Tearing: A picture condition in which groups of horizontal lines are displaced in an irregular manner. (Source: Wikipedia.org)

Test Pattern: A chart especially prepared for checking overall performance of a television system. It contains various combinations of lines and geometric shapes. The camera is focused on the chart, and the pattern is viewed at the monitor for fidelity. (Source: Wikipedia.org)

Time Lapse Video Recording: The process by which images are recorded at less than the standard rate of frames per second (NTSC — 29.97; PAL — 25.00) thus extending the period of time that can be covered by the storage medium. (Source: Wikipedia.org)

Transcode: To convert from one compression format to another (that is, from DV video from a camcorder to MPEG-2 for DVD). Preferably done intelligently to minimize loss of quality from repeated compression, and not requiring fully decompressing the input and then recompressing to the output. (Source: Wikipedia.org)

Transients: Signals which exist for a brief period of time prior to the attainment of a steady-state condition. These may include overshoots, damped sinusoidal waves, etc. (Source: Wikipedia.org)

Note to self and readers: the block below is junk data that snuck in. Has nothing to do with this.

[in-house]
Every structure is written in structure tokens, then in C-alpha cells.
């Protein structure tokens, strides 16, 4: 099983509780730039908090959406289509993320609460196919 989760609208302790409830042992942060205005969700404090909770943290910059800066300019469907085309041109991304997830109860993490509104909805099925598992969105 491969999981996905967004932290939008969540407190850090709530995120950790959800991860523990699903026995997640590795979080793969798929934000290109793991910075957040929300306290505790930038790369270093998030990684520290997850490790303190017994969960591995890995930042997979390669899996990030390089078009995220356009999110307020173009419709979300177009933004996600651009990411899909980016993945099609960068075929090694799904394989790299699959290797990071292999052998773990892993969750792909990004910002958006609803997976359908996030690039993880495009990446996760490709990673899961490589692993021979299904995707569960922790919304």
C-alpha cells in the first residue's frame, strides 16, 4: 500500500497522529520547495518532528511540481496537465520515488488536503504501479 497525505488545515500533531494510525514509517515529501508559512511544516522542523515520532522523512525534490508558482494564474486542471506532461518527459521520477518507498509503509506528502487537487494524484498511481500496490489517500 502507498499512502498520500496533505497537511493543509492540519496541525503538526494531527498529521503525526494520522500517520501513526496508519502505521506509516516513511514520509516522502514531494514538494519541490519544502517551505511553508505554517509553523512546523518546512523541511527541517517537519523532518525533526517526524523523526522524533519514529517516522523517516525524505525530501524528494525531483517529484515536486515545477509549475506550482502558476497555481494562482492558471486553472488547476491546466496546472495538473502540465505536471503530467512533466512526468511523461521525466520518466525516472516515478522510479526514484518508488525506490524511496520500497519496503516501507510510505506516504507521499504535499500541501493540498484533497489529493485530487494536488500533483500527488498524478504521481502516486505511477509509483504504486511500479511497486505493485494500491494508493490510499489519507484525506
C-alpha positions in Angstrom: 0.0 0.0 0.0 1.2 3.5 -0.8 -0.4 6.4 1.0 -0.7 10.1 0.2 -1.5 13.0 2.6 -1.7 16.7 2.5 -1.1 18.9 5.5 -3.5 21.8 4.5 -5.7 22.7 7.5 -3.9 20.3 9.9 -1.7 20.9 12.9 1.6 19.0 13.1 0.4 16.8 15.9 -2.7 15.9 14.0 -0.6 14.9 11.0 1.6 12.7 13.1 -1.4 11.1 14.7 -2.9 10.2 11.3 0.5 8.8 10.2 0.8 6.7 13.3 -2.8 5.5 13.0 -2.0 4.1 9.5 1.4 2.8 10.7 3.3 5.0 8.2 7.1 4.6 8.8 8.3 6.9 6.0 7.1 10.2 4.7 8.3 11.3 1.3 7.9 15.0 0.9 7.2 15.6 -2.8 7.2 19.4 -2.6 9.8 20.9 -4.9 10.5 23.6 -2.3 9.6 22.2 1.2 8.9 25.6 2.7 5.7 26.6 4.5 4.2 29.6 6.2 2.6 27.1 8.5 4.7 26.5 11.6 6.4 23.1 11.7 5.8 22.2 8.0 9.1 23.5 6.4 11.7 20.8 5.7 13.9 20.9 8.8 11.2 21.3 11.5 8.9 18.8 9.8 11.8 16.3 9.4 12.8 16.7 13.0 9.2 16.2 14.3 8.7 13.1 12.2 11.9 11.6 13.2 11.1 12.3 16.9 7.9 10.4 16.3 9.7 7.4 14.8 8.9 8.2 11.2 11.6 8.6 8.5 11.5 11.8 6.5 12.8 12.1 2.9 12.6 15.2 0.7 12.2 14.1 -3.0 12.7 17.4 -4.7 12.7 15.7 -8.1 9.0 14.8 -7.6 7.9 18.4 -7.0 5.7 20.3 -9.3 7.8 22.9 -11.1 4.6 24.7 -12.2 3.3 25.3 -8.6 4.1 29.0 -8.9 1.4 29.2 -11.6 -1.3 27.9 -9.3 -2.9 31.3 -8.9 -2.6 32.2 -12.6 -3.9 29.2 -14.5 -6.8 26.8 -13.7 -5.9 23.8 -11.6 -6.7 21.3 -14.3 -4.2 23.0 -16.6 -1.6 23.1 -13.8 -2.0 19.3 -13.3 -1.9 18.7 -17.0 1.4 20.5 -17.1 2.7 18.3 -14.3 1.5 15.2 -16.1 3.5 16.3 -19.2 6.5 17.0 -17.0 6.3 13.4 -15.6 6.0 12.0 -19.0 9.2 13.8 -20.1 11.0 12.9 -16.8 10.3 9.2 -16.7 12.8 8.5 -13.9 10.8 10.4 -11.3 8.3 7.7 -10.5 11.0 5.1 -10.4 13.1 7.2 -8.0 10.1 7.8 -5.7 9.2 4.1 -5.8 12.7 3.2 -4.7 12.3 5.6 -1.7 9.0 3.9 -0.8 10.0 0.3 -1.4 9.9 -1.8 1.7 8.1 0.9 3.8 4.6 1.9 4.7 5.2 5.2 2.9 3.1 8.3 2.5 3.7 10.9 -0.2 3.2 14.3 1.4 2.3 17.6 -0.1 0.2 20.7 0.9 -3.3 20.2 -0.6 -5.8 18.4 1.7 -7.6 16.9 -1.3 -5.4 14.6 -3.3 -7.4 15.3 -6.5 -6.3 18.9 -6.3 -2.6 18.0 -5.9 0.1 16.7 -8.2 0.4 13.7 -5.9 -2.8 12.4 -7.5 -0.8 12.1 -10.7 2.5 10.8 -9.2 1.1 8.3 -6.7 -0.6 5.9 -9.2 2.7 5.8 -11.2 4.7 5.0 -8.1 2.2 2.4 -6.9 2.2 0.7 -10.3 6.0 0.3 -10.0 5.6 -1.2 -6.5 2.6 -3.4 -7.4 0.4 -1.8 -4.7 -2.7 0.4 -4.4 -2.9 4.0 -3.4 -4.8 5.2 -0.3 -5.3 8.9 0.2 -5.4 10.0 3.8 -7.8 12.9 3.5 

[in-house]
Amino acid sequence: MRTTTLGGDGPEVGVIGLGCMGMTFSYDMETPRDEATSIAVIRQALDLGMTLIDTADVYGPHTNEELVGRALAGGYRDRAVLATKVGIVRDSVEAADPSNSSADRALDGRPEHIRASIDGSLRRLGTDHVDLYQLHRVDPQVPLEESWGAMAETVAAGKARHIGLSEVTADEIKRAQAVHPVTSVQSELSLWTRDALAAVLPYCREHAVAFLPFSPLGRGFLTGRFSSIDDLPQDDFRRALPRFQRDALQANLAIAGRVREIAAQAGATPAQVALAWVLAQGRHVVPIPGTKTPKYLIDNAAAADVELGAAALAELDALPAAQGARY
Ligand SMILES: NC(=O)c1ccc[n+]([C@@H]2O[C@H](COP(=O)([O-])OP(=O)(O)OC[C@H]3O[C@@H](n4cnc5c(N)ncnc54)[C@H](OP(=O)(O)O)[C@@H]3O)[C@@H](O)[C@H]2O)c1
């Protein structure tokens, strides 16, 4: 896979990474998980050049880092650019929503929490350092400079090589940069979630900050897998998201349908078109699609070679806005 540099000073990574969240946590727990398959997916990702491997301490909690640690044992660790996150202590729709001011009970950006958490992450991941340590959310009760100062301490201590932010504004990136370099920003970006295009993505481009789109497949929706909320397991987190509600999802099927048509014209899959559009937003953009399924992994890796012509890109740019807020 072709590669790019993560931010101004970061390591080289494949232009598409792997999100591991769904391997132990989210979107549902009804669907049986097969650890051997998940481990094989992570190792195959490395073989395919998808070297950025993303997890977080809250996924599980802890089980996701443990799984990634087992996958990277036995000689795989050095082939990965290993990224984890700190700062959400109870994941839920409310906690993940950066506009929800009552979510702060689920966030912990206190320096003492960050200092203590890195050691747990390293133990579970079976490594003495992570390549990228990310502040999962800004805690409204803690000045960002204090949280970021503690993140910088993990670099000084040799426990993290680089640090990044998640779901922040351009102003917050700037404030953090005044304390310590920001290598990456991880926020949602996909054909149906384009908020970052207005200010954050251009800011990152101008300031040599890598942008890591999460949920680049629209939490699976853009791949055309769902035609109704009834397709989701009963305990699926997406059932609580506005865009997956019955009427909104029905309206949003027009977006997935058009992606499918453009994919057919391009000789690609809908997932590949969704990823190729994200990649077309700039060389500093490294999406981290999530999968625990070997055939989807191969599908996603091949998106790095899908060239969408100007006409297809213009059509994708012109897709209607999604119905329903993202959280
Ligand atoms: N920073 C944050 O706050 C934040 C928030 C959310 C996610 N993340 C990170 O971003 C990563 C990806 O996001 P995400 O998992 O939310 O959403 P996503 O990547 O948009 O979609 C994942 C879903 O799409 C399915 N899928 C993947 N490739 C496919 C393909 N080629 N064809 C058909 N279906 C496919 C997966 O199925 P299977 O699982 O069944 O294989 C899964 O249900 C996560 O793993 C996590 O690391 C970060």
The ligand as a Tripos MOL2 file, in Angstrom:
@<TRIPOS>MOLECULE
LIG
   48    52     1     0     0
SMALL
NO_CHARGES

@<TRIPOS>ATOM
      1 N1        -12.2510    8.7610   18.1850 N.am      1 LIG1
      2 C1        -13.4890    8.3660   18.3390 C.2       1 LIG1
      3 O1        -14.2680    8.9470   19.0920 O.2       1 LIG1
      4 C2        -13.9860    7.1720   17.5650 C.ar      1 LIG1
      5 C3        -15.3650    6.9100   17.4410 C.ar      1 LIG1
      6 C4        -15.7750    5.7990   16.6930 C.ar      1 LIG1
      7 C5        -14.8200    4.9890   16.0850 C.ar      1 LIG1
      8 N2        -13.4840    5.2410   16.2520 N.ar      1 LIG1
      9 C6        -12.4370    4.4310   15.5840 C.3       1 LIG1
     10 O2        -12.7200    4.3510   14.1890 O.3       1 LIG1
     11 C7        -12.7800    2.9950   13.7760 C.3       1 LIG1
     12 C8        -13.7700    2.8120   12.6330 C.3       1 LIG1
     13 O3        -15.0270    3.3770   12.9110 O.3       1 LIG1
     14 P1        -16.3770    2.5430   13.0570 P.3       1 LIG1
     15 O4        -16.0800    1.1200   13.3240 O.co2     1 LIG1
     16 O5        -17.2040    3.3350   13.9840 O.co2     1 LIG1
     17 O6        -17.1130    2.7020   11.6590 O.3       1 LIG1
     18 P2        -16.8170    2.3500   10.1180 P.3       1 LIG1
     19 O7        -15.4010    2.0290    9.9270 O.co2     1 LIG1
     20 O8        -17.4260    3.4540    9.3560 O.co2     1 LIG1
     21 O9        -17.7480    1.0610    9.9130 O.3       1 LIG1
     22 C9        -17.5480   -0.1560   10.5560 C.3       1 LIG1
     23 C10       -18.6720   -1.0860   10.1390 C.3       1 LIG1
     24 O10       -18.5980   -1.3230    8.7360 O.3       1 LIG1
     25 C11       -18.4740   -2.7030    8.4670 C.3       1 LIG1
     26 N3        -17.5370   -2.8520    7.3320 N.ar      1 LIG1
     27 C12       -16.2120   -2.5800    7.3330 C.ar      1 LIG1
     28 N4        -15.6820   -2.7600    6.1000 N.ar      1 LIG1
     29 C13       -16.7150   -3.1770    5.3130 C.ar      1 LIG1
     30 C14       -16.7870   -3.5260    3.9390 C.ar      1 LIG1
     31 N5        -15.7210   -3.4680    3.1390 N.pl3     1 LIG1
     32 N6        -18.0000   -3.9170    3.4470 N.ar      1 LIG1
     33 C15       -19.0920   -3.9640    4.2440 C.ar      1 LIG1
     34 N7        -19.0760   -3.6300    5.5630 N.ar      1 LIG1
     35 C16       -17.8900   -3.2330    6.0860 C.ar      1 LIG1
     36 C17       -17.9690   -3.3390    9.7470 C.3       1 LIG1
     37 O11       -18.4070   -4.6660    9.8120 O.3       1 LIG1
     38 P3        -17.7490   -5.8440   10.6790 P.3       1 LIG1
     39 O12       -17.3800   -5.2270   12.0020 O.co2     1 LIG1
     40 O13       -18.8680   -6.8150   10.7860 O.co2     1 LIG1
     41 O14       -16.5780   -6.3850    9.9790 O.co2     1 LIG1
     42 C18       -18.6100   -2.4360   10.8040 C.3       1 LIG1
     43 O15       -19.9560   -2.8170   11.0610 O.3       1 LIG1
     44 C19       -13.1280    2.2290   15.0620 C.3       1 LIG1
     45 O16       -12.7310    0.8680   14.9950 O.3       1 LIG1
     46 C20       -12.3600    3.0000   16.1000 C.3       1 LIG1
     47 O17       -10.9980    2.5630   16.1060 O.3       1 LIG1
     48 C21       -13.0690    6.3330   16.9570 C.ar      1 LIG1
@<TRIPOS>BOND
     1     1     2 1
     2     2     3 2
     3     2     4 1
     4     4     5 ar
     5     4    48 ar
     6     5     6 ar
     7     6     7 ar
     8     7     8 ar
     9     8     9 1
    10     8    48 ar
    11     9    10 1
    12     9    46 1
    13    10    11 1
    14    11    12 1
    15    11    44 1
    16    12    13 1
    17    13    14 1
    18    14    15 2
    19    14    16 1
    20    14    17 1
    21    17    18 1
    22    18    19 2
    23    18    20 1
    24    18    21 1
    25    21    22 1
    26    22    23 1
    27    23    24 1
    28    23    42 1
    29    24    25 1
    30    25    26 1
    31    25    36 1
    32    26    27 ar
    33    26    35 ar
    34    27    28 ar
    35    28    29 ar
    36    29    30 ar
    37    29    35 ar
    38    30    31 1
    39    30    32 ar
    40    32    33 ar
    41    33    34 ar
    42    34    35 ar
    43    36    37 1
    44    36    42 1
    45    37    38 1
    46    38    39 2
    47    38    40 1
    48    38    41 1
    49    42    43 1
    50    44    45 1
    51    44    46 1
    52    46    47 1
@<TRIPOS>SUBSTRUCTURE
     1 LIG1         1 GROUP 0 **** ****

U

Use Case: In software and systems engineering, a use case is a description of a system’s behavior in response to external stimuli. This technique is used to develop functional requirements by specifying the system’s behavior through scenarios. This concept can be expanded to apply to video systems that are used to perform specific tasks. A use case is a combination of the scene being observed and the task being performed by a viewer (or analyst). (Source: Wikipedia.org)

Usage Timeframe: A generalized use class aspect that specifies the timeframe in which a video be used. As in, will the video be used in real-time or will it be recorded? See also, the Usage Timeframe topic for video quality requirements considerations. (Source: Wikipedia.org)